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View Full Version : Why are lever actions and bolt actions chiefly rifles while pump actions are chiefly shotguns?


MichaelEmouse
08-10-2014, 02:23 PM
While there are pump action rifles, bolt action shotguns and lever action shotguns, it's overwhelmingly the reverse which is the case. Are there reasons for that?


Also, we see plenty of box magazine-fed bolt actions but hardly any box magazine-fed lever actions and pump actions. Why is that?

johnpost
08-10-2014, 03:19 PM
with the room for the pump mechanism you have room for a tubular magazine.

a pump action disrupts your aim the most and that is needed the least in a shotgun.

running coach
08-10-2014, 03:35 PM
with the room for the pump mechanism you have room for a tubular magazine.

a pump action disrupts your aim the most and that is needed the least in a shotgun.

At defensive ranges, a shotgun spread is only a few inches. 1 inch per yard to target(appx.)

GaryM
08-10-2014, 04:02 PM
a pump action disrupts your aim the most and that is needed the least in a shotgun.

I find a lever action more aim disturbing than the straight line action of a pump.

Until the development of polymer tips for bullets pump or lever action rifles with tubular magazines were pretty much limited to flat point projectiles. This was so a pointed projectile would not initiate the primer of the round in front of it in the magazine. Flat point projectiles tend to not do well at longer ranges.

johnpost
08-10-2014, 04:30 PM
with the room for the pump mechanism you have room for a tubular magazine.

a pump action disrupts your aim the most and that is needed the least in a shotgun.

At defensive ranges, a shotgun spread is only a few inches. 1 inch per yard to target(appx.)

i tried convincing that goose to attack me but it wouldn't, so it was a harder shot.

engineer_comp_geek
08-10-2014, 06:21 PM
In the 1800s there were some experiments with bolt action shotguns, but they didn't work very well. There were also lever action shotguns, most notably from Winchester, as they felt that they were the "lever action" company and wanted both their rifles and shotguns to be lever action for brand recognition.

The problem was that shotgun shells back then were often made out of paper, and lever action or bolt action shotguns would sometimes crush the shell and render it unusable. Pump action designs were found to be much more kind to the shells, and therefore were much more reliable.

Winchester sold some lever action shotguns, but eventually even they jumped on the pump action bandwagon and their lever action model had fewer and fewer sales until it was discontinued in the early 20th century.

You can get reproduction Winchester lever action shotguns these days which are designed to be used with more modern rugged shells. They are popular with modern cowboy action shooter competitions.

ETA: Bolt action was preferred by the military for rifles because it can be more easily used from the prone position than a lever action or a pump action. Lever action usually results in a shorter overall design, which made them more popular for civilian rifles.

GaryM
08-10-2014, 07:22 PM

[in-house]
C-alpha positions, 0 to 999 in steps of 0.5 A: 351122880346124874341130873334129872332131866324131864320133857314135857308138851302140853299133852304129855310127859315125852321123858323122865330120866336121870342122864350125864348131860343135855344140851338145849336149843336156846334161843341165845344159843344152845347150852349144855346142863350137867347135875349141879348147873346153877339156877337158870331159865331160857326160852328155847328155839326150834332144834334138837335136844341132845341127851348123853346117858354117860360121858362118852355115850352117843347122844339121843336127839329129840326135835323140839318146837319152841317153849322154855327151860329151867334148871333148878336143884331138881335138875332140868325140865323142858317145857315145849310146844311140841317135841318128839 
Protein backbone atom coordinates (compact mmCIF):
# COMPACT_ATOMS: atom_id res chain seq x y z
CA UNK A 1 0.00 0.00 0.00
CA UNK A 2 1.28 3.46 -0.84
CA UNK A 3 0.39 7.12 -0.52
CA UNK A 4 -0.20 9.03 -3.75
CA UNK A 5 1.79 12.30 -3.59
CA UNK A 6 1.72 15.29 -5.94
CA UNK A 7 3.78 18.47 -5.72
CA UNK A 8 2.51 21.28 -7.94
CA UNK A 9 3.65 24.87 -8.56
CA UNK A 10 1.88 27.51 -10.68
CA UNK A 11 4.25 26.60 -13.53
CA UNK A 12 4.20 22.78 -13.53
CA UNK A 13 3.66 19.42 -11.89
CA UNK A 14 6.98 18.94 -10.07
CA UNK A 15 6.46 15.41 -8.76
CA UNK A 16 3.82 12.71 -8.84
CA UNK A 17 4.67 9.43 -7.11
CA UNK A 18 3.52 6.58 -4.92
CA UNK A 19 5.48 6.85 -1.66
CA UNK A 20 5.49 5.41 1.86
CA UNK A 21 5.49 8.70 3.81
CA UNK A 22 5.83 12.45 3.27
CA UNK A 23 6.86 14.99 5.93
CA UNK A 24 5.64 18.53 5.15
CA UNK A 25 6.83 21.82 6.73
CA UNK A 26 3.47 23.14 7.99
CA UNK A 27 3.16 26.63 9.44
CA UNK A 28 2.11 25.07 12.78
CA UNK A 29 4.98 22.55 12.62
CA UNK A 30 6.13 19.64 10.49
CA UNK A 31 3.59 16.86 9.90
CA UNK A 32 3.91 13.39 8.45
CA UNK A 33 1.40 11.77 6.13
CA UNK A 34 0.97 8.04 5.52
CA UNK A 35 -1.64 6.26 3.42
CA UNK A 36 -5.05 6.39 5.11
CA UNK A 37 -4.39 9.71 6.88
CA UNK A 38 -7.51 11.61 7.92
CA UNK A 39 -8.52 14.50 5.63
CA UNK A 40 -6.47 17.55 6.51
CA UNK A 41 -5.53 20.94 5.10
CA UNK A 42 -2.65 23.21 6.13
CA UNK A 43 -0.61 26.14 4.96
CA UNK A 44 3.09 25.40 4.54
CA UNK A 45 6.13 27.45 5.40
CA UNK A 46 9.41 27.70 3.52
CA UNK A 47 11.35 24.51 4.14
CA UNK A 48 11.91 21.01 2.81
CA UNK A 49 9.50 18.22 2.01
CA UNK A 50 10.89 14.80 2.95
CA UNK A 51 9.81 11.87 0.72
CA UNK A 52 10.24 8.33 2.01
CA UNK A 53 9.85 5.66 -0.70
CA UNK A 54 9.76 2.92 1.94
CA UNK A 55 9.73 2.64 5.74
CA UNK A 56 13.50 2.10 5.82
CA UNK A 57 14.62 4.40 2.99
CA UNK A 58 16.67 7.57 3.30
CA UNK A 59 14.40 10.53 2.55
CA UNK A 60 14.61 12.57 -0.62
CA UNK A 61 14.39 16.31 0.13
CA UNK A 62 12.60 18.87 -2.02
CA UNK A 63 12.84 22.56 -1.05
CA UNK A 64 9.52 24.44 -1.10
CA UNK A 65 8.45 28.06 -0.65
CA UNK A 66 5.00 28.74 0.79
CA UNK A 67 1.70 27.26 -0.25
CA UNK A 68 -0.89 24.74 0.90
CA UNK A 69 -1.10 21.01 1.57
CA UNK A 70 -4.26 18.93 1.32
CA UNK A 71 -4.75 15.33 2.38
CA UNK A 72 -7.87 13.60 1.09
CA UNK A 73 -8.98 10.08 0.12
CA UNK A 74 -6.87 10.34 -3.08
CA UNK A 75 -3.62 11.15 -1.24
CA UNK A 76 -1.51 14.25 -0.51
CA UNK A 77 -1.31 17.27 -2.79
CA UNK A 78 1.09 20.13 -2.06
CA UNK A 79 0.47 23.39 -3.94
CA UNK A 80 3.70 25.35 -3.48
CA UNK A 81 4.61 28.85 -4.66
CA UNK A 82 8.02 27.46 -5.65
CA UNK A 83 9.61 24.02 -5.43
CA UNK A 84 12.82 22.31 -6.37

Hey, I had a Mossburg bolt-action shotgun in the late 60's. Wasn't very good though.

engineer_comp_geek
08-10-2014, 07:39 PM
I didn't think they made any bolt action shotguns after the 1800s. Poking around on the web though it looks like Mossberg and Marlin both made a few starting in the 1940s and 1950s or so, and Browning has what looks to be a modern design on their web page. Plastic shotgun shells didn't come around until the 1960s which means that they were still using paper shells when a lot of those Mossbergs were produced.

Interesting.

MichaelEmouse
08-10-2014, 07:43 PM
Why couldn't they have used metal shells for their shotguns?


Why aren't pump and lever used with box magazines, you think?

engineer_comp_geek
08-10-2014, 07:57 PM
They did use metal shells. Their main drawback compared to paper was cost.

Johnny L.A.
08-10-2014, 08:08 PM
Why aren't pump and lever used with box magazines, you think?

Some are.

sparky!
08-10-2014, 09:29 PM
Basically, each type is best at what it does and progressed to handle the development made in ammunition (low pressure black powder rounds to high pressure and powerful smokeless powder rounds).

Lever actions came onto the scene when black powder cartridges came out. These actions were fast and were able to handle the low pressures inherent in the black powder rounds. This is true of pumps, too.

However, for a shotgun, you want a rapid second and third shot, which must happen in a fluid movement, while keeping the end of the barrel on target (bird hunting). A lever action is rapid, however not nearly as fluid (working the action can easily pull the end of the barrel off target).

High power smokeless rounds, as seen coming onto the market in the late 19th and early 20th centuries required a very sturdy action to handle those higher pressures. At the time, lever actions and pump actions were not able to be manufactured to handle those increasing pressures.

The reason those newer high pressure rounds continue to be found in bolt action is that the bolt lends itself well to the intended use. Typically, the rifle is shot from a fixed manner, utilizing a scope. Neither a pump action nor a lever action work as well in this case as a bolt action.

And has been posted upthread, the various actions did see uses beyond what was common. However, as noted, they weren't as good, so never took off.